Van-Tam warns coronavirus will have 'recurrent winter problems'
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Once the over 50s and most vulnerable members of society have been vaccinated, people aged between 40 to 49 are next in line to receive the Covid jab. How can you ease any troubling side effects? The Centres for Disease Control and Prevention (CDC) stated side effects are signs your building is “building protection”. “These side effects may feel like flu and may even affect your ability to do daily activities,” warned the CDC.
However, they should go away within a few days of having the coronavirus vaccine.
There are six common side effects widely reported, such as pain and swelling on the arm where the vaccine was inserted.
Throughout the rest of the body, it’s not unusual for a person to experience:
Discomfort can be managed by taking over-the-counter medicine, such as ibuprofen.
To reduce the discomfort from a fever it’ll help to drink plenty of fluids and dress lightly.
For an achey arm, the CDC recommends to “apply a clean, cool, wet washcloth over the area” and to “use or exercise your arm”.
Do alert your healthcare provider if any side effects don’t seem to be subsiding after a few days of having the vaccine.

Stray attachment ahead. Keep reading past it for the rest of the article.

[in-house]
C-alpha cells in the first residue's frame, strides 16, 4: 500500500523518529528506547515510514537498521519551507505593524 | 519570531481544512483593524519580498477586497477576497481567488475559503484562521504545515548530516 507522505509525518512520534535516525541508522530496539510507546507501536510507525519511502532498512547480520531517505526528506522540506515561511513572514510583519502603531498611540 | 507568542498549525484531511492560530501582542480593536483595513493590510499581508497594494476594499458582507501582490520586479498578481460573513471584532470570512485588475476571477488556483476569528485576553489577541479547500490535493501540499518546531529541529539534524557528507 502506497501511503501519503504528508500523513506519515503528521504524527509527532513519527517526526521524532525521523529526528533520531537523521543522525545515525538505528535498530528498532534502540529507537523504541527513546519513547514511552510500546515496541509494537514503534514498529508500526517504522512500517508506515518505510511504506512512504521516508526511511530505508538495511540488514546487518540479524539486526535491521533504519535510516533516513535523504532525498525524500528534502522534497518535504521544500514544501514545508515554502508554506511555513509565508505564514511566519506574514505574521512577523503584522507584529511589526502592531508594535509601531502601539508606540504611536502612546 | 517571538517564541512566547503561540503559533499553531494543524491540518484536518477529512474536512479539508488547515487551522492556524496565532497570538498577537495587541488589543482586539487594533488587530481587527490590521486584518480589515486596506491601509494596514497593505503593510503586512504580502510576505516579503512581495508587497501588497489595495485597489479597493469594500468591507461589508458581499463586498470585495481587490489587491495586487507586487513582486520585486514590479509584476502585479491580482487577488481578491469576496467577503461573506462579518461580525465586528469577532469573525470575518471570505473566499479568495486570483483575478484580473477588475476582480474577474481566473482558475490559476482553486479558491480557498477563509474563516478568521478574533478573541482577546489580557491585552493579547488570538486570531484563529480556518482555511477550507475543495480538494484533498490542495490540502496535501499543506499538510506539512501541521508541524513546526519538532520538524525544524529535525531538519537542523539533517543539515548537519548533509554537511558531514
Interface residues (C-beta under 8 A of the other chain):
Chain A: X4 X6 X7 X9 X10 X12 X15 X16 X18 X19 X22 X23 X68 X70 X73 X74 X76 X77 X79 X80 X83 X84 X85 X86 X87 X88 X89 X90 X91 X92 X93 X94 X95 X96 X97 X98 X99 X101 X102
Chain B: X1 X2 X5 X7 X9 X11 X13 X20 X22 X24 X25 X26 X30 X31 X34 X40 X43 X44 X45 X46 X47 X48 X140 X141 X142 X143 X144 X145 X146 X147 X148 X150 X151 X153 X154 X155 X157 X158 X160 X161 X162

People require two shots of the Covid vaccine – up to 12 weeks apart – in order to gain the most protection from the notorious disease.
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After any vaccination, the body takes time to build up immunity, which is why following safety measures are a wise thing to do.
This includes covering your mouth and nose with a mask while shopping in supermarkets, for example.
It’s also important to wash your hands regularly, and to keep to social distancing guidelines.
The NHS warned: “There is a chance you might still get or spread coronavirus even if you have the vaccine.”
The main purpose of having a Covid vaccine is to drastically reduce the risk of becoming severely ill from coronavirus.
“Since vaccines were introduced in the UK, diseases like smallpox, polio and tetanus that used to kill or disable millions of people are either gone or seen very rarely,” noted the NHS.
“If people stop having vaccines, it’s possible for infectious diseases to quickly spread again.”
How do vaccines works
The NHS explained: “Vaccines teach your immune system how to create antibodies that protect you from diseases.
“It’s much safer for your immune system to learn this through vaccination than by catching the diseases and treating them.
“Once your immune system knows how to fight a disease, it can often protect you for many years.”
If enough people are vaccinated in a community, “herd immunity” can develop, meaning the coronavirus will have trouble spreading further.
Anyone in the UK can report any rare side effects from the Covid jab by contacting the Medicines and Healthcare products Regulatory Agency (MHRA).
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